Copter crash clues
NTSB set to release partial findings on crash of Pasadena police helicopters
By André Coleman 11/29/2012
The National Transportation Safety Board (NTSB) is set to release some of its findings in a preliminary investigation of a Nov. 17 crash between two Pasadena Police Department helicopters that left five police officers with minor injuries.
According to the city’s Web site, the federal safety board — which has been named the lead investigatory agency in the crash — will release Friday the results of its preliminary probe. In addition, the Federal Aviation Administration (FAA) is investigating the incident. Officials with both agencies have already interviewed Pasadena Police Chief Philip Sanchez and Deputy Chief Darryl Qualls, according to Lt. Phlunte Riddle. The department has turned over surveillance video of the crash to the NTSB, according to Riddle.
Meanwhile, residents in one middle-class residential neighborhood frustrated by the copters hovering nearby in the middle of the night say they are now afraid the next crash could happen over their homes.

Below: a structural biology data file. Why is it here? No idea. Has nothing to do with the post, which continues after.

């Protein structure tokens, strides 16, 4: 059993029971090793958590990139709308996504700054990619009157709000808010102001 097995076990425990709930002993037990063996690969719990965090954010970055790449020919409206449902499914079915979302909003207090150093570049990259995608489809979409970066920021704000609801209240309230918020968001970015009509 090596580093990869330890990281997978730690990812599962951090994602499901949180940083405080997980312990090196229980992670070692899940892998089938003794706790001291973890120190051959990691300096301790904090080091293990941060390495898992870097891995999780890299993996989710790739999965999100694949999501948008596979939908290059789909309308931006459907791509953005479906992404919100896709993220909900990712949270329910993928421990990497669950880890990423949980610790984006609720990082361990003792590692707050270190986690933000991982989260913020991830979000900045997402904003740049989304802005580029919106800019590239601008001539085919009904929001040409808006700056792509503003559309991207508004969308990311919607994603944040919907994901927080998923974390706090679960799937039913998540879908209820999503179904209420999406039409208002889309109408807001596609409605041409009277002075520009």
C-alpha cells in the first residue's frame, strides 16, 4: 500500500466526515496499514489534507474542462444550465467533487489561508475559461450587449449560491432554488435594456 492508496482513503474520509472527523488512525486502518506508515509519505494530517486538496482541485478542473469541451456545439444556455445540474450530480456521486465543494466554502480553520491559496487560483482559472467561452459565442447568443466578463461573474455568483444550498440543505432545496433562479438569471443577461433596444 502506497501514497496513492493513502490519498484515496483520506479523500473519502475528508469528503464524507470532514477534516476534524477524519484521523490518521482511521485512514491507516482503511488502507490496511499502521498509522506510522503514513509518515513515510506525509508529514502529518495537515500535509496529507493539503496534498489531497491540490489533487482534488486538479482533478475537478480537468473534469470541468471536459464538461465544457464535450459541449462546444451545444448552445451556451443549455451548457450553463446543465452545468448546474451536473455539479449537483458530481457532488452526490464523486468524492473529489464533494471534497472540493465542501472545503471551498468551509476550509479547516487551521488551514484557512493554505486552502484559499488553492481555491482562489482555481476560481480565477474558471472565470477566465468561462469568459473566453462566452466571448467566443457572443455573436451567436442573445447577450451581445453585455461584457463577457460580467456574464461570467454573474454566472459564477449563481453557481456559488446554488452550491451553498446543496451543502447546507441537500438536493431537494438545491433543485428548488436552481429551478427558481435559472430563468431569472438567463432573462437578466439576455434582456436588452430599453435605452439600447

“The City Council has basically given the [Pasadena Police Department] carte blanche to use helicopters when and where they choose,” wrote Lorraine Montgomery in a letter to the Weekly. “It has gotten to the point where I often feel like I am living in a war zone. We have had enough and hope to work toward collecting signatures to put this issue to a ballot.”
The rotors of the two OH-58 aircrafts crashed into one another shortly after 4 p.m. Nov. 17 during landing maneuvers at the city’s heliport in Northwest Pasadena. One copter — the city has four helicopters — was taking off to perform neighborhood patrols. The other one was returning from patrols around the Rose Bowl during the annual USC-UCLA game.
Lt. Michael Ingram, Lt. Randell Taylor and Officers Carol Eldridge, Markus Mendenhall and Ryan Smith suffered minor cuts and bruises and were transported to Huntington Hospital in Pasadena. Eldridge and Mendenhall were the pilots of the two crafts.
A civilian contractor not identified by police was on board during the crash, which caused extensive damage to both vessels.
While the NTSB is expected to release preliminary findings Friday, the agency will only release its factual findings in one year. A final report will not be posted for three years, in accordance with the NTSB guidelines.